Survey Considers Intersection Of Religion And Politics In The Age Of Trump

We’re all afraid of everyone else. That’s pretty much what I take away from a new survey on the intersection of religion and politics in America – along with the affirmation that the so-called intersection is getting increasingly congested and prone to ugly collisions.

Baylor University’s latest Baylor Religion Survey, titled “American Values, Mental Health, and Using Technology in the Age of Trump,” queried Americans’ views on religion, particularly our perceptions of religions other than our own, how religion factored into Trump’s election, whether America is a “Christian nation” and how connected church and state should be.

“We collected our data during the first few months of Donald Trump’s presidency. This was an ideal time to capture the uneasy tenor of American public opinion, especially with regard to the intersection of religion, politics and mental health,” said researcher Paul Froese, professor of sociology in Baylor’s College of Arts & Sciences and director of Baylor Religion Surveys. “Today, divisions in the American public are stark, and we can trace many of our deep differences to how people understand traditional morality, theology and the purpose of our nation.”

One section of the survey, which was the topic of a Washington Post article, dealt with “Fear of the ‘Other’” and asked people their feelings about four groups – atheists, conservative Christians, Jews and Muslims – and whether the respondents felt those groups were a threat to either personal freedoms or physical safety.

Most Christian respondents – evangelicals, mainline Protestants and Catholics – said Muslims posed the greatest physical danger. Black Protestants said they feared atheists the most. Jews, atheists and people who identified with the “other religion” category said conservative Christians were the most dangerous.

Atheists, Jews and people of other religions, this time joined by mainline Protestants, identified conservative Christians as the biggest threat to personal freedoms. Evangelicals and Catholics along with black Protestants said Muslims most want to limit their freedoms, although these groups felt atheists are a close second in terms of the threat they pose.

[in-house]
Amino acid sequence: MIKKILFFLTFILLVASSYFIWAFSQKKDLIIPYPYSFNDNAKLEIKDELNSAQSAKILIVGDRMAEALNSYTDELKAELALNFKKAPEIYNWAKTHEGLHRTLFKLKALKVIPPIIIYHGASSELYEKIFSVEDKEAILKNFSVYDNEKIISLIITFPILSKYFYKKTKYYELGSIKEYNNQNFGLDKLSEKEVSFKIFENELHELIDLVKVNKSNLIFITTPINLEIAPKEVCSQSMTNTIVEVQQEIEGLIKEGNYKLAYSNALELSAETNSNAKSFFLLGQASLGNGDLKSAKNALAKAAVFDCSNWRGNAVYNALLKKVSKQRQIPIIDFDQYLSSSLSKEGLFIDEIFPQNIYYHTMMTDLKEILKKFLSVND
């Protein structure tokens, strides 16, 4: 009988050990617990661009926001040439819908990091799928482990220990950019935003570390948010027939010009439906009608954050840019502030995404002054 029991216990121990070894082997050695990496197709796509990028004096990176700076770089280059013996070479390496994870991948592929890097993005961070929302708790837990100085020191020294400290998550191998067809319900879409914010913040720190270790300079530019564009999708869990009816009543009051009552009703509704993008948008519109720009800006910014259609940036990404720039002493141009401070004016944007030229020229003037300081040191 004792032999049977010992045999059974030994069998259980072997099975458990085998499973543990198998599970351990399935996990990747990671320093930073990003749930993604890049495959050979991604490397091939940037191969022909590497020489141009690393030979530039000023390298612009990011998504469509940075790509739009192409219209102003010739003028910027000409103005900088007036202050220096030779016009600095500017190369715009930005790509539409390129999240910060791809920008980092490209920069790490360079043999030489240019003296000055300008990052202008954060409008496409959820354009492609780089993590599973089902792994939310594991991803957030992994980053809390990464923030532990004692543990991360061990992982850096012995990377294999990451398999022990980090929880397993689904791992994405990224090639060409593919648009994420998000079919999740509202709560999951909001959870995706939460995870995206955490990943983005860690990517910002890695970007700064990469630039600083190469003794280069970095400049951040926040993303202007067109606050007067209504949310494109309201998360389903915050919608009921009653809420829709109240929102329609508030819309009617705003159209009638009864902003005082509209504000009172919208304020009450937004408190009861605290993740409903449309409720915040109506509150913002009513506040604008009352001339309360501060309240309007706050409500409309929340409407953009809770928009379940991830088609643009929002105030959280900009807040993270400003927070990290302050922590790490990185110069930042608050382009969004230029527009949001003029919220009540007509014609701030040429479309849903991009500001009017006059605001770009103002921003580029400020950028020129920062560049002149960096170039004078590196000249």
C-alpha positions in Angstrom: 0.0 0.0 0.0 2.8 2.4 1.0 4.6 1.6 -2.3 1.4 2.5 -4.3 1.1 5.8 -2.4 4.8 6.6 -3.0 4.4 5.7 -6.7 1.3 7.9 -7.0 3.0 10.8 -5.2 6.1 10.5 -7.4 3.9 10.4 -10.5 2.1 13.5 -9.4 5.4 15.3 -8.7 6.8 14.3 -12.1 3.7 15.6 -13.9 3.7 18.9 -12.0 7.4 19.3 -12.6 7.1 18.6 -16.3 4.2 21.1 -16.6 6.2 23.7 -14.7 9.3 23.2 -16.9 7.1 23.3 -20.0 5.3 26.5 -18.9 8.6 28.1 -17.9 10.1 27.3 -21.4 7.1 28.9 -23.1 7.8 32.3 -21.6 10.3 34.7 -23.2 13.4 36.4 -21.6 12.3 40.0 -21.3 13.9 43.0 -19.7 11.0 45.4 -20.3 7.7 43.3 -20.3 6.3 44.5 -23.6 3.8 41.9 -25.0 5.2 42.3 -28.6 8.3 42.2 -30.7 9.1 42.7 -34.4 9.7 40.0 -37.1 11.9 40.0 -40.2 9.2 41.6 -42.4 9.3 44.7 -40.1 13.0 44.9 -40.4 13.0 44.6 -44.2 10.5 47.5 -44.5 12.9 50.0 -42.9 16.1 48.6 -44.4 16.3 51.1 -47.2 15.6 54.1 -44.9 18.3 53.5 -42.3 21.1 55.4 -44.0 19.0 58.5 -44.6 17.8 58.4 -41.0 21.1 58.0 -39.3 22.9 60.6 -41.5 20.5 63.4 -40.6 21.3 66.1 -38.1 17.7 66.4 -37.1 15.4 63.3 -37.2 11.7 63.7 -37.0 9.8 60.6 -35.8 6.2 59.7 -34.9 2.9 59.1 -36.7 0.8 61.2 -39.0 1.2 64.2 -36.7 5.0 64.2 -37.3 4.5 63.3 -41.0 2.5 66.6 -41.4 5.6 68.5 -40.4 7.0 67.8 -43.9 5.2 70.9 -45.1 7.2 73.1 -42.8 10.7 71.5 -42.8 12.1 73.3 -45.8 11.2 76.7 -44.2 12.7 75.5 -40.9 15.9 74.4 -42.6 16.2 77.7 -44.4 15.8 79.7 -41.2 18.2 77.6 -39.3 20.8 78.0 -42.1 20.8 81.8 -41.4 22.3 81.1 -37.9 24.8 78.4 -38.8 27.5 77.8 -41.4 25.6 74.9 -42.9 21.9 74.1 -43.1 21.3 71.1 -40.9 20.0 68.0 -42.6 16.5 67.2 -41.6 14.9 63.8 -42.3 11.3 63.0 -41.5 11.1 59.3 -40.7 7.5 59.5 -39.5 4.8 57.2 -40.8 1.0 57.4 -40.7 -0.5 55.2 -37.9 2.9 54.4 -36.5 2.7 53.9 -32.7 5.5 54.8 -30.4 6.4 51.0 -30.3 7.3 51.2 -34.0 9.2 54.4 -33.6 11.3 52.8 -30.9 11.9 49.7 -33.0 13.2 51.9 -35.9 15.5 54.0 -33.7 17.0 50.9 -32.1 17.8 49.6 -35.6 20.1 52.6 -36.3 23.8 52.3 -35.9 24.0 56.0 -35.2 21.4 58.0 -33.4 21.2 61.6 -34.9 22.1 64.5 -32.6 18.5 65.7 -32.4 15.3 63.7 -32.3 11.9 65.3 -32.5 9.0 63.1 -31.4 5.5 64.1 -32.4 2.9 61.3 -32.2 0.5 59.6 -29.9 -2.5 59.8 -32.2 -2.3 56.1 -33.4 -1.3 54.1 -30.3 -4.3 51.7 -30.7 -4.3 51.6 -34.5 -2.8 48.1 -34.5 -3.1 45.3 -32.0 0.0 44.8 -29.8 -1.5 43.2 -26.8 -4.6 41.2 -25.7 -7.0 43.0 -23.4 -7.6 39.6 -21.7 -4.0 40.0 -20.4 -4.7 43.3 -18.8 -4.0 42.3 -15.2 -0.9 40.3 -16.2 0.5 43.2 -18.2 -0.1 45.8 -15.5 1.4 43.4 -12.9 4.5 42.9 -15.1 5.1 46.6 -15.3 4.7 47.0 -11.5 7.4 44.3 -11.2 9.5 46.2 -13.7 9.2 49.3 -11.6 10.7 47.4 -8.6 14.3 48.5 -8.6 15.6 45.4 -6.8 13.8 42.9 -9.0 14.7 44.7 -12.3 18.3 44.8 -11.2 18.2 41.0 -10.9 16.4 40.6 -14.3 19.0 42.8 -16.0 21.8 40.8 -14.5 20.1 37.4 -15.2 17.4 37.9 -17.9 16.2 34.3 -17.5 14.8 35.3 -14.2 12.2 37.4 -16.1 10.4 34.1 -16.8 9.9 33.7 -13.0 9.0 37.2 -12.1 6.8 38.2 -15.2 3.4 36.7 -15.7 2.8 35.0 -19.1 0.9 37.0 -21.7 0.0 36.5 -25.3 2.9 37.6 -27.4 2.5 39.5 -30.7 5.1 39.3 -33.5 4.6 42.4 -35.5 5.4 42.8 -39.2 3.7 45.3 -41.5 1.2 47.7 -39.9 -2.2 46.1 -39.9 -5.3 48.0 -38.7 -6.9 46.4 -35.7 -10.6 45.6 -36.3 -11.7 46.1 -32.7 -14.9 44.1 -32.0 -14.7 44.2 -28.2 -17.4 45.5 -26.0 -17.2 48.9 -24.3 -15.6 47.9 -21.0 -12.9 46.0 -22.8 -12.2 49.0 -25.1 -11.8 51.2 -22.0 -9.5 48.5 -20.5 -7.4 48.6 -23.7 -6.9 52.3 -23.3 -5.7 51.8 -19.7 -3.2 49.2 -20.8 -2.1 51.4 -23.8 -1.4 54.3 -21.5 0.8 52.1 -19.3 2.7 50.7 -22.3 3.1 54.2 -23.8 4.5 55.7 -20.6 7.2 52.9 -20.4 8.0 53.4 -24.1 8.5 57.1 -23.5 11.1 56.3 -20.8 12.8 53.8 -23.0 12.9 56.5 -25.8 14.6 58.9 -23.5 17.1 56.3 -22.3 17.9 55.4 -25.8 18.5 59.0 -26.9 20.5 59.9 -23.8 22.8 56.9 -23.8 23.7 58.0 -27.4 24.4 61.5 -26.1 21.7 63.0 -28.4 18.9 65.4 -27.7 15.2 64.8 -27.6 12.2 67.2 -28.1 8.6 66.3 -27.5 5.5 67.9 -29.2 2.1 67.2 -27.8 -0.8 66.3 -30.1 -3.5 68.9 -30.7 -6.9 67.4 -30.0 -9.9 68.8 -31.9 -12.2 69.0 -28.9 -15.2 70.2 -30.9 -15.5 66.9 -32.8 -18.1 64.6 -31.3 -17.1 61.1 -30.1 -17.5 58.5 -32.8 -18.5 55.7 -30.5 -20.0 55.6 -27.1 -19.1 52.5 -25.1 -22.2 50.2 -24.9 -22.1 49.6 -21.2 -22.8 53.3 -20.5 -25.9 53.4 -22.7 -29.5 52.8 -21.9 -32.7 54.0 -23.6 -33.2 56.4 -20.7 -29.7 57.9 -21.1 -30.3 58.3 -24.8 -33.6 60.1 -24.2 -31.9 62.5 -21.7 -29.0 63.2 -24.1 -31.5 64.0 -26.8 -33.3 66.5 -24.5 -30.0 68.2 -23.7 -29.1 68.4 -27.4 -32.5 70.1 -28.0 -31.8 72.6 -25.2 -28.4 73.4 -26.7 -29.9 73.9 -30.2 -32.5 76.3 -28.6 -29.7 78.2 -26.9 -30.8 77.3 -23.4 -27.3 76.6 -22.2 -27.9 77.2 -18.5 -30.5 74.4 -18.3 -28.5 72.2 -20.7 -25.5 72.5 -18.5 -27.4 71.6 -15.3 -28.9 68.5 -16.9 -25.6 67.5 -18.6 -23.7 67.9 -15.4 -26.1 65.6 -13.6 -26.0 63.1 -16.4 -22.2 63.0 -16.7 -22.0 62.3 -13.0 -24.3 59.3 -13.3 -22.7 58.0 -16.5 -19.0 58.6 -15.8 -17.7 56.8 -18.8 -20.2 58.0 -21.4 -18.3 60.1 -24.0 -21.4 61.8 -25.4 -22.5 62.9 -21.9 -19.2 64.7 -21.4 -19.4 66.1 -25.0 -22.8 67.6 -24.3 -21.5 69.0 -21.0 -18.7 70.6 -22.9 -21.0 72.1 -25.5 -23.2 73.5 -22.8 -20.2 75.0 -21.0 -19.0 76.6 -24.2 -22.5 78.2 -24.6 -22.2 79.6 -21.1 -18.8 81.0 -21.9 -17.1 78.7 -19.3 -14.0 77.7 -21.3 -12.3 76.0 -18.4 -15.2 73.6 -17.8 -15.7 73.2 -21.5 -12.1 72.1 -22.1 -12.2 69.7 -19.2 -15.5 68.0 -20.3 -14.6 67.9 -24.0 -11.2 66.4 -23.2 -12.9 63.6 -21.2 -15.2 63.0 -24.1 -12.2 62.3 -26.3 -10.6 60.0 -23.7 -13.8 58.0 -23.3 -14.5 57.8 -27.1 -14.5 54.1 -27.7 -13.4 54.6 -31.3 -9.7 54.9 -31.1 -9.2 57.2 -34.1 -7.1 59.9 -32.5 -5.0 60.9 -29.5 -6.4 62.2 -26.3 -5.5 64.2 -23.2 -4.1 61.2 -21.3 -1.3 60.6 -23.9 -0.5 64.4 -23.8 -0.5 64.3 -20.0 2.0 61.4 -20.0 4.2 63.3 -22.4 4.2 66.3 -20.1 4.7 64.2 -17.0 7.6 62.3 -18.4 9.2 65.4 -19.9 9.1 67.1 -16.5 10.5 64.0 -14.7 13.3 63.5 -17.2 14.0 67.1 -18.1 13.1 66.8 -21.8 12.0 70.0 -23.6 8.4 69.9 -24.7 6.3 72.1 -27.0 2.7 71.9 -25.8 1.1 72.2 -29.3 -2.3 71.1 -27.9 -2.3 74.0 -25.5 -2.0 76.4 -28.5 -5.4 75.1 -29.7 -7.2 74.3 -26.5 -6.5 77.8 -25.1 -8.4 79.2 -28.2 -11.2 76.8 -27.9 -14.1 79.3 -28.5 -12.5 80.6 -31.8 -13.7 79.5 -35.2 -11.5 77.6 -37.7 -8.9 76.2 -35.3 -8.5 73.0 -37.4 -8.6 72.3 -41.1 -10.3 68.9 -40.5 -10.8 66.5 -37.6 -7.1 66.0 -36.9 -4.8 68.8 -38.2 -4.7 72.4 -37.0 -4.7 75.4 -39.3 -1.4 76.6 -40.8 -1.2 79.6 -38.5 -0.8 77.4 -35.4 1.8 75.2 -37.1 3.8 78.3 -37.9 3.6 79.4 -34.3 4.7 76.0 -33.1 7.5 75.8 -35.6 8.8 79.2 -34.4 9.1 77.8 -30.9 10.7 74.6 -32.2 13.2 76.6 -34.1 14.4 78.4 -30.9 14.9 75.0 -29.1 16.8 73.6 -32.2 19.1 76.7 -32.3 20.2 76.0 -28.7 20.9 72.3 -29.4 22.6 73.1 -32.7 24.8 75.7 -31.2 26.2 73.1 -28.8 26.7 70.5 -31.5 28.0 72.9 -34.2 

“Overall, the most feared religious groups in the United States are Muslims, atheists, and conservative Christians, in that order,” wrote Jerry Park and James Davidson, authors of this part of the study. “While Jews are publicly derided by anti-Semitic groups, most Americans do not feel threatened in any way by Jewish people. …Interestingly, a third of Americans believe that conservative Christians want to limit their freedoms.”

The so-called intersection of religion and politics is getting increasingly congested and prone to ugly collisions.

To me, these results say two things: First, we really need to get to know each other better because we apparently have a lot in common – namely, we’re all afraid of each other. But on a more serious note, we so easily fall into an “us vs. them” mentality that I’d argue is at least partially derived from lack of knowledge about faiths other than our own. I wonder how many of those Christians who said they fear Muslims actually have had much personal interaction with Muslims, and vice versa? (Earlier this year, we teamed up with Kristin Garrity Şekerci from Georgetown University’s Bridge Initiative to offer resources for learning more about America’s Muslim community.)

The second point the survey affirms for me is why separation of church and state is so vital. We clearly have strong feelings about religious beliefs – our own and others’. America’s fundamental principle of religious freedom grants us all the right to believe, or not, as we see fit – as long as we don’t harm others. Keeping government and religion separate is the only surefire way to protect that freedom.

Religious freedom for all Americans is a key point to remember when considering another section of the Baylor survey titled “The Sacred Values of Trumpism.”

“This collection of values and attitudes form the core ethos of what we might call Trumpism,” authors Froese, Jeremy Uecker and Kenneth Vaughan wrote. “It is a new form of nationalism which merges pro-Christian rhetoric with anti-Islam, anti-feminist, anti-globalist, and anti-government attitudes.”

As has been well documented already, evangelical Christians overwhelmingly supported Trump. (This is the only religious group in which a majority of members voted for him, according to the survey.) It’s also been well documented the influence this group has on Trump and his inner circle. And the influence of “Trumpism” is being felt in any number of harmful ways – the unconstitutional Muslim ban that will be argued before the U.S. Supreme Court next month; the regulations under consideration that would attack women’s access to birth control; the transgender military ban; attempts to weaken the Johnson Amendment’s protections; and so much more.

Religious freedom is about fairness – we don’t treat people differently because their beliefs are different than ours. And the best way to protect religious freedom is with a firm wall between church and state. Properly maintained, that wall helps us stay away from those tricky “religion and politics” intersections altogether.